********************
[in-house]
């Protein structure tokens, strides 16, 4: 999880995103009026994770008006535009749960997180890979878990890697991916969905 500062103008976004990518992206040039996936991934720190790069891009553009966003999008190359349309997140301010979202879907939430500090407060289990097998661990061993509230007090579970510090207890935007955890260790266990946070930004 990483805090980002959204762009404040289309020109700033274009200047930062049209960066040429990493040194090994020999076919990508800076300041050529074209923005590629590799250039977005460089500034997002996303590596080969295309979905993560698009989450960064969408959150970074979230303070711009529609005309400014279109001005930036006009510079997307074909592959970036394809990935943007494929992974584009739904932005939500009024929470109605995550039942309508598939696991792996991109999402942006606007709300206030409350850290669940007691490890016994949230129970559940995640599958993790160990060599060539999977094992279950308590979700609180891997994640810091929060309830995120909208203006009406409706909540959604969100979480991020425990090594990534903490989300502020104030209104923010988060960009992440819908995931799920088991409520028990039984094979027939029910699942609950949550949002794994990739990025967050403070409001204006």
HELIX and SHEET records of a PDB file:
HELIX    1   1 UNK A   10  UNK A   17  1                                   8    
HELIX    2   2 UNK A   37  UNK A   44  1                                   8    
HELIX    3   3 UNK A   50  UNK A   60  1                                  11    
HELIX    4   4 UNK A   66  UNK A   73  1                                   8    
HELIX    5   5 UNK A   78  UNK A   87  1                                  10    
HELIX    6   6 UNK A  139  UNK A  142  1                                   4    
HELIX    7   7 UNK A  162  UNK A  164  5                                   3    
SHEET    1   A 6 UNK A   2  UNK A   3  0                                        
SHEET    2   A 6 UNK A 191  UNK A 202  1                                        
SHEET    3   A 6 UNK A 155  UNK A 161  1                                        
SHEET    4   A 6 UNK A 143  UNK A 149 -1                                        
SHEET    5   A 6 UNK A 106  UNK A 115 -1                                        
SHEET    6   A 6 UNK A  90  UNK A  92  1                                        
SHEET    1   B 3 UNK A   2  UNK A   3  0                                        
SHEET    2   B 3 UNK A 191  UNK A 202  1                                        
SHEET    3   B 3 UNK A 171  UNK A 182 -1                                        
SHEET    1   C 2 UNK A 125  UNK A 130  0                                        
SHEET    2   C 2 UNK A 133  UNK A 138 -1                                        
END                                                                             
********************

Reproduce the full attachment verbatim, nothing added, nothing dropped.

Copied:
[in-house]
């Protein structure tokens, strides 16, 4: 999880995103009026994770008006535009749960997180890979878990890697991916969905 500062103008976004990518992206040039996936991934720190790069891009553009966003999008190359349309997140301010979202879907939430500090407060289990097998661990061993509230007090579970510090207890935007955890260790266990946070930004 990483805090980002959204762009404040289309020109700033274009200047930062049209960066040429990493040194090994020999076919990508800076300041050529074209923005590629590799250039977005460089500034997002996303590596080969295309979905993560698009989450960064969408959150970074979230303070711009529609005309400014279109001005930036006009510079997307074909592959970036394809990935943007494929992974584009739904932005939500009024929470109605995550039942309508598939696991792996991109999402942006606007709300206030409350850290669940007691490890016994949230129970559940995640599958993790160990060599060539999977094992279950308590979700609180891997994640810091929060309830995120909208203006009406409706909540959604969100979480991020425990090594990534903490989300502020104030209104923010988060960009992440819908995931799920088991409520028990039984094979027939029910699942609950949550949002794994990739990025967050403070409001204006």
HELIX and SHEET records of a PDB file:
HELIX    1   1 UNK A   10  UNK A   17  1                                   8    
HELIX    2   2 UNK A   37  UNK A   44  1                                   8    
HELIX    3   3 UNK A   50  UNK A   60  1                                  11    
HELIX    4   4 UNK A   66  UNK A   73  1                                   8    
HELIX    5   5 UNK A   78  UNK A   87  1                                  10    
HELIX    6   6 UNK A  139  UNK A  142  1                                   4    
HELIX    7   7 UNK A  162  UNK A  164  5                                   3    
SHEET    1   A 6 UNK A   2  UNK A   3  0                                        
SHEET    2   A 6 UNK A 191  UNK A 202  1                                        
SHEET    3   A 6 UNK A 155  UNK A 161  1                                        
SHEET    4   A 6 UNK A 143  UNK A 149 -1                                        
SHEET    5   A 6 UNK A 106  UNK A 115 -1                                        
SHEET    6   A 6 UNK A  90  UNK A  92  1                                        
SHEET    1   B 3 UNK A   2  UNK A   3  0                                        
SHEET    2   B 3 UNK A 191  UNK A 202  1                                        
SHEET    3   B 3 UNK A 171  UNK A 182 -1                                        
SHEET    1   C 2 UNK A 125  UNK A 130  0                                        
SHEET    2   C 2 UNK A 133  UNK A 138 -1                                        
END                                                                             